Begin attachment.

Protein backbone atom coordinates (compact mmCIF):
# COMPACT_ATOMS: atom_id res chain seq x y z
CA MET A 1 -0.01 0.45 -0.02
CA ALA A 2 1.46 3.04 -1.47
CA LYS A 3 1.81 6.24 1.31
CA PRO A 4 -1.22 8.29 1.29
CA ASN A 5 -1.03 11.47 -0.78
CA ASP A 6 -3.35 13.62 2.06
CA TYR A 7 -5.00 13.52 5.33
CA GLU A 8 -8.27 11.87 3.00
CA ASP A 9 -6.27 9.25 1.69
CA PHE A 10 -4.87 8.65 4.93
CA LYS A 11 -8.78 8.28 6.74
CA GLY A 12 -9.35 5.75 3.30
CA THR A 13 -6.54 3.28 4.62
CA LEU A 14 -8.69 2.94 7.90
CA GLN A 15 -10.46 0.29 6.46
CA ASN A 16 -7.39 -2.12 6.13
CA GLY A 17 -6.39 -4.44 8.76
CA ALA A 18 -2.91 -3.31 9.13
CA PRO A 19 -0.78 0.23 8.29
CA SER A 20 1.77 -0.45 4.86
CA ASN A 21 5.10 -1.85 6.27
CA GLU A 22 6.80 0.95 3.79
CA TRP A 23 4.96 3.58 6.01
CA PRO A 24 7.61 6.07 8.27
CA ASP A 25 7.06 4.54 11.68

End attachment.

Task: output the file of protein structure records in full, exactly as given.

Protein backbone atom coordinates (compact mmCIF):
# COMPACT_ATOMS: atom_id res chain seq x y z
CA MET A 1 -0.01 0.45 -0.02
CA ALA A 2 1.46 3.04 -1.47
CA LYS A 3 1.81 6.24 1.31
CA PRO A 4 -1.22 8.29 1.29
CA ASN A 5 -1.03 11.47 -0.78
CA ASP A 6 -3.35 13.62 2.06
CA TYR A 7 -5.00 13.52 5.33
CA GLU A 8 -8.27 11.87 3.00
CA ASP A 9 -6.27 9.25 1.69
CA PHE A 10 -4.87 8.65 4.93
CA LYS A 11 -8.78 8.28 6.74
CA GLY A 12 -9.35 5.75 3.30
CA THR A 13 -6.54 3.28 4.62
CA LEU A 14 -8.69 2.94 7.90
CA GLN A 15 -10.46 0.29 6.46
CA ASN A 16 -7.39 -2.12 6.13
CA GLY A 17 -6.39 -4.44 8.76
CA ALA A 18 -2.91 -3.31 9.13
CA PRO A 19 -0.78 0.23 8.29
CA SER A 20 1.77 -0.45 4.86
CA ASN A 21 5.10 -1.85 6.27
CA GLU A 22 6.80 0.95 3.79
CA TRP A 23 4.96 3.58 6.01
CA PRO A 24 7.61 6.07 8.27
CA ASP A 25 7.06 4.54 11.68